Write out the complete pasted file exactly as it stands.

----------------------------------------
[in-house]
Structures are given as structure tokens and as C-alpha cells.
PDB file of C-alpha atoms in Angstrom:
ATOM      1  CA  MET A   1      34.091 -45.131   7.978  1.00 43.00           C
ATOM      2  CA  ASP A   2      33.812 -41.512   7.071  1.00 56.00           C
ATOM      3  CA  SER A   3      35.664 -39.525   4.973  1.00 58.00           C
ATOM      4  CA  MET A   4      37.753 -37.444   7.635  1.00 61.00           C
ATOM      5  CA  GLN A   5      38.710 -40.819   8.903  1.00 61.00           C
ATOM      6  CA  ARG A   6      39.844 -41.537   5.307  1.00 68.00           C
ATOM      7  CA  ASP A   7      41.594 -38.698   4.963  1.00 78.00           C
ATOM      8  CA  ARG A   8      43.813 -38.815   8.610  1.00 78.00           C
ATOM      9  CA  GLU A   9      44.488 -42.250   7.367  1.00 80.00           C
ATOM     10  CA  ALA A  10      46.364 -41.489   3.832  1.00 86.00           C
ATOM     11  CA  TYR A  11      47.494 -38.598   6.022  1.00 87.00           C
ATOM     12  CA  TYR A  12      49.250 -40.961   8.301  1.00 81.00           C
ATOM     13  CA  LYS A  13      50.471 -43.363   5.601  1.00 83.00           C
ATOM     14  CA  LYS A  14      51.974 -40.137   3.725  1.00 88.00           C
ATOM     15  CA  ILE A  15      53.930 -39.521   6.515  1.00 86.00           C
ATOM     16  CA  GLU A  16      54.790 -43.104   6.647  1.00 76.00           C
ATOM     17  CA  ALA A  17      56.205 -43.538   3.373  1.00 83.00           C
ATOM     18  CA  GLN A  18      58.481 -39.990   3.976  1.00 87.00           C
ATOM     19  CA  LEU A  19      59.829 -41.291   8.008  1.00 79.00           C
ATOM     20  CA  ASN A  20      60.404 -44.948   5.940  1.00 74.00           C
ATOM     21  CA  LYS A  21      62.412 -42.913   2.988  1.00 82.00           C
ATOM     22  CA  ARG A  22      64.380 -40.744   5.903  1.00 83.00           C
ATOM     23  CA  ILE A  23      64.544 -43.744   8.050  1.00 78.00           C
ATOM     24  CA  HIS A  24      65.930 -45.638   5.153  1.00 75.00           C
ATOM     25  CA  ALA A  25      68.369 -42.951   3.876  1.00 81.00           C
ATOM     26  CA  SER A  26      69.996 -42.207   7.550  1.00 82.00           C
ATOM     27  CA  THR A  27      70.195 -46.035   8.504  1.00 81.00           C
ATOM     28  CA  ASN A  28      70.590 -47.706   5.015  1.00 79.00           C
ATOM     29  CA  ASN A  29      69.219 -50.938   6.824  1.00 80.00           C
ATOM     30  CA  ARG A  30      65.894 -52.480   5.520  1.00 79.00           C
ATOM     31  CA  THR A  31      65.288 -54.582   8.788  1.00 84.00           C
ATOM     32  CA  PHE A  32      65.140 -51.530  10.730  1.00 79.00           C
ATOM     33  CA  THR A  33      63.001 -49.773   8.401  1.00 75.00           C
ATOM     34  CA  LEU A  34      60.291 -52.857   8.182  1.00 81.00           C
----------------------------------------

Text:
[in-house]
Structures are given as structure tokens and as C-alpha cells.
PDB file of C-alpha atoms in Angstrom:
ATOM      1  CA  MET A   1      34.091 -45.131   7.978  1.00 43.00           C
ATOM      2  CA  ASP A   2      33.812 -41.512   7.071  1.00 56.00           C
ATOM      3  CA  SER A   3      35.664 -39.525   4.973  1.00 58.00           C
ATOM      4  CA  MET A   4      37.753 -37.444   7.635  1.00 61.00           C
ATOM      5  CA  GLN A   5      38.710 -40.819   8.903  1.00 61.00           C
ATOM      6  CA  ARG A   6      39.844 -41.537   5.307  1.00 68.00           C
ATOM      7  CA  ASP A   7      41.594 -38.698   4.963  1.00 78.00           C
ATOM      8  CA  ARG A   8      43.813 -38.815   8.610  1.00 78.00           C
ATOM      9  CA  GLU A   9      44.488 -42.250   7.367  1.00 80.00           C
ATOM     10  CA  ALA A  10      46.364 -41.489   3.832  1.00 86.00           C
ATOM     11  CA  TYR A  11      47.494 -38.598   6.022  1.00 87.00           C
ATOM     12  CA  TYR A  12      49.250 -40.961   8.301  1.00 81.00           C
ATOM     13  CA  LYS A  13      50.471 -43.363   5.601  1.00 83.00           C
ATOM     14  CA  LYS A  14      51.974 -40.137   3.725  1.00 88.00           C
ATOM     15  CA  ILE A  15      53.930 -39.521   6.515  1.00 86.00           C
ATOM     16  CA  GLU A  16      54.790 -43.104   6.647  1.00 76.00           C
ATOM     17  CA  ALA A  17      56.205 -43.538   3.373  1.00 83.00           C
ATOM     18  CA  GLN A  18      58.481 -39.990   3.976  1.00 87.00           C
ATOM     19  CA  LEU A  19      59.829 -41.291   8.008  1.00 79.00           C
ATOM     20  CA  ASN A  20      60.404 -44.948   5.940  1.00 74.00           C
ATOM     21  CA  LYS A  21      62.412 -42.913   2.988  1.00 82.00           C
ATOM     22  CA  ARG A  22      64.380 -40.744   5.903  1.00 83.00           C
ATOM     23  CA  ILE A  23      64.544 -43.744   8.050  1.00 78.00           C
ATOM     24  CA  HIS A  24      65.930 -45.638   5.153  1.00 75.00           C
ATOM     25  CA  ALA A  25      68.369 -42.951   3.876  1.00 81.00           C
ATOM     26  CA  SER A  26      69.996 -42.207   7.550  1.00 82.00           C
ATOM     27  CA  THR A  27      70.195 -46.035   8.504  1.00 81.00           C
ATOM     28  CA  ASN A  28      70.590 -47.706   5.015  1.00 79.00           C
ATOM     29  CA  ASN A  29      69.219 -50.938   6.824  1.00 80.00           C
ATOM     30  CA  ARG A  30      65.894 -52.480   5.520  1.00 79.00           C
ATOM     31  CA  THR A  31      65.288 -54.582   8.788  1.00 84.00           C
ATOM     32  CA  PHE A  32      65.140 -51.530  10.730  1.00 79.00           C
ATOM     33  CA  THR A  33      63.001 -49.773   8.401  1.00 75.00           C
ATOM     34  CA  LEU A  34      60.291 -52.857   8.182  1.00 81.00           C